Navajo blankets and Navajo rugs are artifacts of a living people's past. These beautiful Navajo textiles that include serapes, blankets, belts, mantas, and dress panels are the prolific and creative textile art of a group of indigenous people who have lived here in the southwestern United States for at least 700 to 800 years. Some of the Navajo themselves have declared themselves to be the Anasazi who disappeared at 1200 - 1300 A.D. This is controversial for many reasons. The Anasazi are known today as the ancestral Pueblo people and we believe they were primarily a sedentary farming and ceramic culture like the pueblos of today, but there are Anasazi textiles that have survived 700 to 1200 years as rare examples that are mostly fragments in museums.
The Navajo's linguistic characteristics allow us to trace the Navajo's language to Western Athapaskan that includes Chiricahua, Mescalero, and Western Apache, as well as tribes in the Northwestern coastal area known as Eyak and Haida, and up to Alaskan Eskimo Tlingit. This linguistic line to the Northwest coast may indicate migration routes that the Navajo took from the North 800 years ago.
Navajo history is kept as oral traditions
that the man who discovered Mesa Verde's array of cliff dwellings/pueblos
during the late 1800's spoke of from his conversations with the Navajo
who shared many festivals, meals, and heart to heart talks with him.
Warfare, raiding, and nomadic hunter and gather life styles are another way the Navajo could have "become" to the ancestral Pueblo peoples, by having children with them. During the Pueblo Revolt of 1680 the Navajo joined the ancestral Pueblo-Anasazi people fighting for their freedom from the Spanish, and they succeeded in expelling the Spanish from the southwest for a few years. During the Re-conquest many Pueblo refugees took shelter with their allies in the lands of the Navajo.
Pottery types from Dinetah Utility (cooking vessels) to Jemez black on white, polychromes and late glazes and Tewa types were found in the Navajo Reservoir area on the upper San Juan in Utah, Arizona, and New Mexico. They had many cultural influences in the process of becoming who they are today and Pueblo mantas and weaving traditions were among the shared qualities the Pueblo peoples brought to their Navajo hosts during the decades of Spanish oppression.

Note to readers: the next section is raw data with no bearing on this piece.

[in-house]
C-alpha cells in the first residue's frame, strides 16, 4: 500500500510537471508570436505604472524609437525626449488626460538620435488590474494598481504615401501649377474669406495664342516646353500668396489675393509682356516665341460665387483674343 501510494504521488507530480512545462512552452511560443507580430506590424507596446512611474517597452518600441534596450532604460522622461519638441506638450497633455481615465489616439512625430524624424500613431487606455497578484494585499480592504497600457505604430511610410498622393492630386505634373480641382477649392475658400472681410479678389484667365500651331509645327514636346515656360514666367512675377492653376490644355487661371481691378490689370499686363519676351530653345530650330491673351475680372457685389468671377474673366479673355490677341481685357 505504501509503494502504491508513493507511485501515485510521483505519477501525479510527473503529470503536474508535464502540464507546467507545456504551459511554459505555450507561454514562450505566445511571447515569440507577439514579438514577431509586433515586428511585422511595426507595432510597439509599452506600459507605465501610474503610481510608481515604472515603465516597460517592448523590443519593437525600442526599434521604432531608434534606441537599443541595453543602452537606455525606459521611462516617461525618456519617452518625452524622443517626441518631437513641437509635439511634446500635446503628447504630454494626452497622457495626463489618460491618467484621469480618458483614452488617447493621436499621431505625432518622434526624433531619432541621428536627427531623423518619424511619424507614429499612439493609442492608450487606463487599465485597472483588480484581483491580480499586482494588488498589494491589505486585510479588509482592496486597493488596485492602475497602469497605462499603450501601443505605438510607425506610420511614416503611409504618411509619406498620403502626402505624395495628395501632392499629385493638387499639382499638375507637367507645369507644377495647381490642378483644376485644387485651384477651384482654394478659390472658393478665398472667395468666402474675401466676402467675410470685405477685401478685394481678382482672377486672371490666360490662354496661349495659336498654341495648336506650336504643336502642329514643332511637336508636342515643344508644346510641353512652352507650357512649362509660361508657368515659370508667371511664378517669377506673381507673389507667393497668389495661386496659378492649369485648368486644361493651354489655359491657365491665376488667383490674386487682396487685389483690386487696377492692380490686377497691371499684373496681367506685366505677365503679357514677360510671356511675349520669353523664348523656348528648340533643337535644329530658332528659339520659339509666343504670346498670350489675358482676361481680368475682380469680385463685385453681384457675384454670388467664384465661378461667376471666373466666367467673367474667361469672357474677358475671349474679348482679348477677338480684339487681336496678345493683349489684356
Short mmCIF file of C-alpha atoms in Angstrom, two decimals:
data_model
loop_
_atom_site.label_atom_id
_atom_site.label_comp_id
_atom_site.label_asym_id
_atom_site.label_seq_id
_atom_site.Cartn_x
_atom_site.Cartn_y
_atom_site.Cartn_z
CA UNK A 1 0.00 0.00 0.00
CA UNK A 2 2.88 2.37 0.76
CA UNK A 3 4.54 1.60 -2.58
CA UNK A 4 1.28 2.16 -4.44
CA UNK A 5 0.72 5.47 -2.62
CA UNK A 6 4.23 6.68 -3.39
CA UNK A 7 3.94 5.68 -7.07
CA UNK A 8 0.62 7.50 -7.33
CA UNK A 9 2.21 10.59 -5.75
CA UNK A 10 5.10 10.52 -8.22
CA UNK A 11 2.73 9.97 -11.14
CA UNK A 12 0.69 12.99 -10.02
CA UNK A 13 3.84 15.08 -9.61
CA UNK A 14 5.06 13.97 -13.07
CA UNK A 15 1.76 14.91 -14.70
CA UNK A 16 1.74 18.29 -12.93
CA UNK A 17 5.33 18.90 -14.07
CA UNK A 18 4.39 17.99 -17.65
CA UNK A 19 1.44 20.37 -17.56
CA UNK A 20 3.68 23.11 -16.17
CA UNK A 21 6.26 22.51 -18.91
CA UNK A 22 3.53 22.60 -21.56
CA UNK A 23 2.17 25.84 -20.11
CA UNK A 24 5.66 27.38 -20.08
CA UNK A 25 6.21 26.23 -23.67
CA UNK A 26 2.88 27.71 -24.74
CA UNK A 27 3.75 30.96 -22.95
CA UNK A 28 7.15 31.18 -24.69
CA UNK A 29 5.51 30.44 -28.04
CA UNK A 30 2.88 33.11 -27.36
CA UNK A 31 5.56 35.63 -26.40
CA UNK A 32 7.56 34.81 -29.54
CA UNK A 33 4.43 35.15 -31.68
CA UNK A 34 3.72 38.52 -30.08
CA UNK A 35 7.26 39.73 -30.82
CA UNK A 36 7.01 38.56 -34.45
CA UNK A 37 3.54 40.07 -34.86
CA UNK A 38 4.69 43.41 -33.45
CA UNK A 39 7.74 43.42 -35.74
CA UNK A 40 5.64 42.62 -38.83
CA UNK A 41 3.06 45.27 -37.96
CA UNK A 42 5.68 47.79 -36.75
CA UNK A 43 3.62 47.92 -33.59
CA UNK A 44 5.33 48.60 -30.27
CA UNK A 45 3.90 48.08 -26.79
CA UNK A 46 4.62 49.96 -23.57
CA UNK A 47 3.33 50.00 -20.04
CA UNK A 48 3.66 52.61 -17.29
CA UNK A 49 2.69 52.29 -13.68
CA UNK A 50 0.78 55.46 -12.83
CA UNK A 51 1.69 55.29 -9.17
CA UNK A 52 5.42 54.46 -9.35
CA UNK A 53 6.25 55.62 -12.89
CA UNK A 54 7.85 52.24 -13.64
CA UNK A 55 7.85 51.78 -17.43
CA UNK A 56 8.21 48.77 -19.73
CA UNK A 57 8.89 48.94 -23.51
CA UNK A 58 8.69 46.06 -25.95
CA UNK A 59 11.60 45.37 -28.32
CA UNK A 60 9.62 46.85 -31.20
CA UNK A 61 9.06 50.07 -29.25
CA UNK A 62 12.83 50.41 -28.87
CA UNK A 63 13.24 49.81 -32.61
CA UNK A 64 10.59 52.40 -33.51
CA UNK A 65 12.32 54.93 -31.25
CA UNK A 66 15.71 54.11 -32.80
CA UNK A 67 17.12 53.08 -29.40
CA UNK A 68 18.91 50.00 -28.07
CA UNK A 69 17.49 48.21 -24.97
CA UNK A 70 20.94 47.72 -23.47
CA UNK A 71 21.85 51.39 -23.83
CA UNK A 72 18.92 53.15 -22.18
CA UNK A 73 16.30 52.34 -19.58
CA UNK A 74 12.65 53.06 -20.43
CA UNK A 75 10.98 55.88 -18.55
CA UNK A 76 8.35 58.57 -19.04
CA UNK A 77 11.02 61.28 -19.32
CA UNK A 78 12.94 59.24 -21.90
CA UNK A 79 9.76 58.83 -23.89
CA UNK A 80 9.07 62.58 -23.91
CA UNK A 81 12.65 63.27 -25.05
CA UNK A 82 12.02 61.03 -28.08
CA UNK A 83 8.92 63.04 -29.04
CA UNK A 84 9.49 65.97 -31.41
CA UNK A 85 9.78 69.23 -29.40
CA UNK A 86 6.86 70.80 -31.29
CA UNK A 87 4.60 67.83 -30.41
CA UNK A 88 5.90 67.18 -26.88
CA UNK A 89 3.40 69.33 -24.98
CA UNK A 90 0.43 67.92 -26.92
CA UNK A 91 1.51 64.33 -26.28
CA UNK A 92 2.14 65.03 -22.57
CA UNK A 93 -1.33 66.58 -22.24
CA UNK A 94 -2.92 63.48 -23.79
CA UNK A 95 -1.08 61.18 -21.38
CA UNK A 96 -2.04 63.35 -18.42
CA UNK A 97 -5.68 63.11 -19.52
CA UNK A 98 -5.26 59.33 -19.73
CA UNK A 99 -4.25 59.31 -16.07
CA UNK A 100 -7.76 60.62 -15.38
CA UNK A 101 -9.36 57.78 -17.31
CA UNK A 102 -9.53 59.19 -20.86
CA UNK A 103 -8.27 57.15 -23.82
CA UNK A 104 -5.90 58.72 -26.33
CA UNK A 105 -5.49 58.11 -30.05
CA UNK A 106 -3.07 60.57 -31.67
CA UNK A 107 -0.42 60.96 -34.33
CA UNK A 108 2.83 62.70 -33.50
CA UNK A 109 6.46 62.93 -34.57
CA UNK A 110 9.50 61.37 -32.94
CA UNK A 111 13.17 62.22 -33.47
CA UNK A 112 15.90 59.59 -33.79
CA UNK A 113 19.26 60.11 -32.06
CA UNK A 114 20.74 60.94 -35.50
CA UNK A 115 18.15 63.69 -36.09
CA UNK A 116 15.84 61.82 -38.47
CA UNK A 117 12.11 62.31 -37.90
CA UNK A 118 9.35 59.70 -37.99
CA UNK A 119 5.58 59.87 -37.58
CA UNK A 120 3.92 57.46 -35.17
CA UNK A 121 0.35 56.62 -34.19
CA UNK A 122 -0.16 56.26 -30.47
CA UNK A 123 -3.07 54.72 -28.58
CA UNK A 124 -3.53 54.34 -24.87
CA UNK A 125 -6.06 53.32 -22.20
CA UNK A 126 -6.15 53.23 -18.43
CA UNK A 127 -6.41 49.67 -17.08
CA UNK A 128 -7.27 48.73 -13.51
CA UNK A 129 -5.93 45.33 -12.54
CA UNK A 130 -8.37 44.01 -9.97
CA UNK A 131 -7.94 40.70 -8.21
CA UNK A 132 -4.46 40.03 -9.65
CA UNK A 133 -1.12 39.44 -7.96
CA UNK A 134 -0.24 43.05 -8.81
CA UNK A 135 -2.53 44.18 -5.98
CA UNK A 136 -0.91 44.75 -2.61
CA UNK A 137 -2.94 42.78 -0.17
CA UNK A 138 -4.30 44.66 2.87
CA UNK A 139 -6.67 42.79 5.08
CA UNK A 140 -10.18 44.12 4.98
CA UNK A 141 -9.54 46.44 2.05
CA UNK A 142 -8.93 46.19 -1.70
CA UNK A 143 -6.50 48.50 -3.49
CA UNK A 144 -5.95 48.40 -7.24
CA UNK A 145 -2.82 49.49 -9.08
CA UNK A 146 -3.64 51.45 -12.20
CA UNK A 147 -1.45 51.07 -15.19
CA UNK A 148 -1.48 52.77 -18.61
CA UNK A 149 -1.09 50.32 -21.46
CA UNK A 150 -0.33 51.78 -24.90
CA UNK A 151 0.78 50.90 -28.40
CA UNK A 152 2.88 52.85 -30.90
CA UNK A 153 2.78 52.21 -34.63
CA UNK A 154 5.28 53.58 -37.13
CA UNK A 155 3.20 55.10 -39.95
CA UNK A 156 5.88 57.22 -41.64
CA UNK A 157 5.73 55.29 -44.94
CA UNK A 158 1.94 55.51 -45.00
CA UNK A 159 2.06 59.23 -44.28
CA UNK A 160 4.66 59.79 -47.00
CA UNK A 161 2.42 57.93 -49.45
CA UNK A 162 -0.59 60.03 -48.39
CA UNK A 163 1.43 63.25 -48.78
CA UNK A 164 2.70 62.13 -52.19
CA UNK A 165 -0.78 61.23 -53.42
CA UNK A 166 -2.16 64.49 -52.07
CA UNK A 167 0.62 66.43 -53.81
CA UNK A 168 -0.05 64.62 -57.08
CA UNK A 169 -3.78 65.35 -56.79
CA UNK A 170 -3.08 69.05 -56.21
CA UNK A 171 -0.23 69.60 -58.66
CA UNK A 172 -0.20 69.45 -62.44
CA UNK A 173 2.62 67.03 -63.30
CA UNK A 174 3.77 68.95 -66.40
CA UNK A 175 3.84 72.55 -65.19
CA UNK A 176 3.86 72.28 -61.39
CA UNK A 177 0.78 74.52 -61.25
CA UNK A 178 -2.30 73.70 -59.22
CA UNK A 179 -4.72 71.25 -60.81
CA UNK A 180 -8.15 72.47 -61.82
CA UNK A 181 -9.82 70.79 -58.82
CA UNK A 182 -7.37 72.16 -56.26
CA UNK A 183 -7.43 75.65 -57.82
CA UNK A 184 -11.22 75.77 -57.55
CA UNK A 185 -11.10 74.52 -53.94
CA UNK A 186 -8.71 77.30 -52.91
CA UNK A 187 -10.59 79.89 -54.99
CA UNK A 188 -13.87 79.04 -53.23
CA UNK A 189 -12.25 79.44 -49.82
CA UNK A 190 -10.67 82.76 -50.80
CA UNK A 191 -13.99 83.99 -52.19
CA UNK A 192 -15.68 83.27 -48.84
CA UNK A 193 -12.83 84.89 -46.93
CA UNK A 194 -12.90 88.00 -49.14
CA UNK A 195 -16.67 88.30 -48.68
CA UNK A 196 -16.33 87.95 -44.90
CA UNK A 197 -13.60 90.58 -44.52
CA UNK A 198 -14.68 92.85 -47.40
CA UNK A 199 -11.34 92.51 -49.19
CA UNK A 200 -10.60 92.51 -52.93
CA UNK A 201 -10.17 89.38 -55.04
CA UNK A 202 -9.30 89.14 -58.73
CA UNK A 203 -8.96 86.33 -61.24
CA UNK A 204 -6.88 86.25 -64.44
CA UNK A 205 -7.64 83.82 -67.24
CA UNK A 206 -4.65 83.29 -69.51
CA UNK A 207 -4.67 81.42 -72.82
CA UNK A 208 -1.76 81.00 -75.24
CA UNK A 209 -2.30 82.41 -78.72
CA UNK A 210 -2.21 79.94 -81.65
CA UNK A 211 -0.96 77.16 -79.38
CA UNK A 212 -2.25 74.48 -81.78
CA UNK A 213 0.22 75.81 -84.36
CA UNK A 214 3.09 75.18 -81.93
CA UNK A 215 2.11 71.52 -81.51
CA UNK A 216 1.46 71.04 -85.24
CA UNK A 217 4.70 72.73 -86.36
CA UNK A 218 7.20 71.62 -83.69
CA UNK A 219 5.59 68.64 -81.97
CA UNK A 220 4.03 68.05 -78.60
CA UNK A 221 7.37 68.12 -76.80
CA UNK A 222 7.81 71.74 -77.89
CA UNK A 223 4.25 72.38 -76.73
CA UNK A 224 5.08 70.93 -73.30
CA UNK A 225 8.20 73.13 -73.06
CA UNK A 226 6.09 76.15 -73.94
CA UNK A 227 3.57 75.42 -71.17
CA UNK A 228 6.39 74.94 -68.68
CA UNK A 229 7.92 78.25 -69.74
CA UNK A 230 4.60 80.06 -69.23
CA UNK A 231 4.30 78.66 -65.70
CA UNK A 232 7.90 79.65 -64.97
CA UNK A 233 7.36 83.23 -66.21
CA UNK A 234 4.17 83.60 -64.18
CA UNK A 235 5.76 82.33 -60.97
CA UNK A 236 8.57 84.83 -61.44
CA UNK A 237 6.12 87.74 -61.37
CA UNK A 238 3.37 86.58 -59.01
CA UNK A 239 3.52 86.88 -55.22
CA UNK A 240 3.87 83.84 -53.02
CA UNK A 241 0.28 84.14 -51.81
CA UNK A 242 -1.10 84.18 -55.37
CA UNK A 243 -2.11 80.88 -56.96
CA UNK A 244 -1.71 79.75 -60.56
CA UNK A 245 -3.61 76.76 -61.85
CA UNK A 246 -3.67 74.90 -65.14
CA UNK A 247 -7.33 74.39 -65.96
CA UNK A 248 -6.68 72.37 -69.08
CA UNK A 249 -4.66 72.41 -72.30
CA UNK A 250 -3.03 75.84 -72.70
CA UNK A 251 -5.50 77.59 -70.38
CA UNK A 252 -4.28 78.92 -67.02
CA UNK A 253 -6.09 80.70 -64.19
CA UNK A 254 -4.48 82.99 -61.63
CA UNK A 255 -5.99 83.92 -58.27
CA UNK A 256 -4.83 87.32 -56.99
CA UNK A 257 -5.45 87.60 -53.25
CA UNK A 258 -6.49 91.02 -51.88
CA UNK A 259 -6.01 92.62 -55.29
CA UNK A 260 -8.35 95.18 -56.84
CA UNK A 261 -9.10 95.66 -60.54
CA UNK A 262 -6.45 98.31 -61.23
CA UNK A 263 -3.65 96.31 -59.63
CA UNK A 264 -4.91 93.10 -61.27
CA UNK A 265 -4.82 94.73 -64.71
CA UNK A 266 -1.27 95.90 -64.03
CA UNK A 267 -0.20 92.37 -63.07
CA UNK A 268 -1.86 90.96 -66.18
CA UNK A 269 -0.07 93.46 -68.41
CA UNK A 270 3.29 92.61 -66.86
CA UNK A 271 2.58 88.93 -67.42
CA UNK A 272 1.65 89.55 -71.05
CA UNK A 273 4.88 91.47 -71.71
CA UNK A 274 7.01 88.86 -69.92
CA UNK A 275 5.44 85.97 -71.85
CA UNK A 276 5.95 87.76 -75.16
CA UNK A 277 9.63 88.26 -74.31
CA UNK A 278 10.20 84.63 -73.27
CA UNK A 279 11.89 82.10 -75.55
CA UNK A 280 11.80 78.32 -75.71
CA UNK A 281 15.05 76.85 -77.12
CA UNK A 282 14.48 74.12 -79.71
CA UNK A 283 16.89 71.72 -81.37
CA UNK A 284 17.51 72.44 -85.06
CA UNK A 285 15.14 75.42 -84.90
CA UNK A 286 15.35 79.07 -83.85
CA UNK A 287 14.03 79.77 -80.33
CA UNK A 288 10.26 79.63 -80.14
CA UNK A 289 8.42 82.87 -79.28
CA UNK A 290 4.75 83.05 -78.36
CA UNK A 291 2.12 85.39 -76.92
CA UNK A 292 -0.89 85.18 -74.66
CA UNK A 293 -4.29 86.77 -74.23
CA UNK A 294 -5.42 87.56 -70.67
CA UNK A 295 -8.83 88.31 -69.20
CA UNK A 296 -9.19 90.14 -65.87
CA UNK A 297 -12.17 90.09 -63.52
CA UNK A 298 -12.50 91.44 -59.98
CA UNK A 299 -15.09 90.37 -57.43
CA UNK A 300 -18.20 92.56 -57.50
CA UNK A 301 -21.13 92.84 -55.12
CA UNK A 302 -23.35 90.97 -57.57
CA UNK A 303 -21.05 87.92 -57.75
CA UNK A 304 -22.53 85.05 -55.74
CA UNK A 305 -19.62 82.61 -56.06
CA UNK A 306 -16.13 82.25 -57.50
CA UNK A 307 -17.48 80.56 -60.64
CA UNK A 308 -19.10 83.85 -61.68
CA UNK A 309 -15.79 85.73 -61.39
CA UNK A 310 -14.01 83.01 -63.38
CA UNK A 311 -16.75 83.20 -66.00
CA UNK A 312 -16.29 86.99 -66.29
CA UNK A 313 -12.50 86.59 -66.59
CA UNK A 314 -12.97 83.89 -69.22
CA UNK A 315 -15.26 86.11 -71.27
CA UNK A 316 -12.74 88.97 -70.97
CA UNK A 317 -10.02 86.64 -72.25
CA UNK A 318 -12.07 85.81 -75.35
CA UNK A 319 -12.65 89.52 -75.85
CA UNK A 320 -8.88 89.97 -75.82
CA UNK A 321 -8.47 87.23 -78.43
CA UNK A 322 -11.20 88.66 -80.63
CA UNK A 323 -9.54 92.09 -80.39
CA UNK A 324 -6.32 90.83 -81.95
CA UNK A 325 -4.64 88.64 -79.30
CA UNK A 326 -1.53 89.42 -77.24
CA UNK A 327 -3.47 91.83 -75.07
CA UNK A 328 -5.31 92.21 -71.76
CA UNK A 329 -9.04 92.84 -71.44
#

By the 19th century red yarns and flannel bolts were also being produced from the east coast of the United States using these natural red dyes. The U.S. mills shipped to trading posts using the Santa Fe trail that was a supplement to the Mexican trade at first, but eventually displaced trade from the south.
By the early 1800's to 1850 change in Mexican politics and years of revolution to eject Spain from Mexico and the growing influence of European pioneers from the U.S. or New Mexicans likely caused a shift in trade materials and red bolt cloths/flannel or high grade Saxony yarns to come primarily from the east coast of the United States or from trade with Europe and imported to the United States.
The Navajo did not take kindly to the New Mexicans or U.S. settlers either, but some advocated peace as early as 1818 with the Spanish and became the Enemy Navajo (dene 'ana'i) who even today remain separated from the main group of Navajo in the four corner area culturally and geographically. Victories against the Mexicans and losses varied through the decades of the first half of the 19th century took its toll and finally the U.S. Army entered into the fray in 1846. The end of organized hostility is marked by the forced march and containment of the Navajo at Bosque Redondo from 1864 to 1868. The ambiguous nature of war with European immigrants and settlers came to an end. The Navajo became less war oriented to survive and they as always adapted, as another step in the process of becoming the productive and creative people they have become today.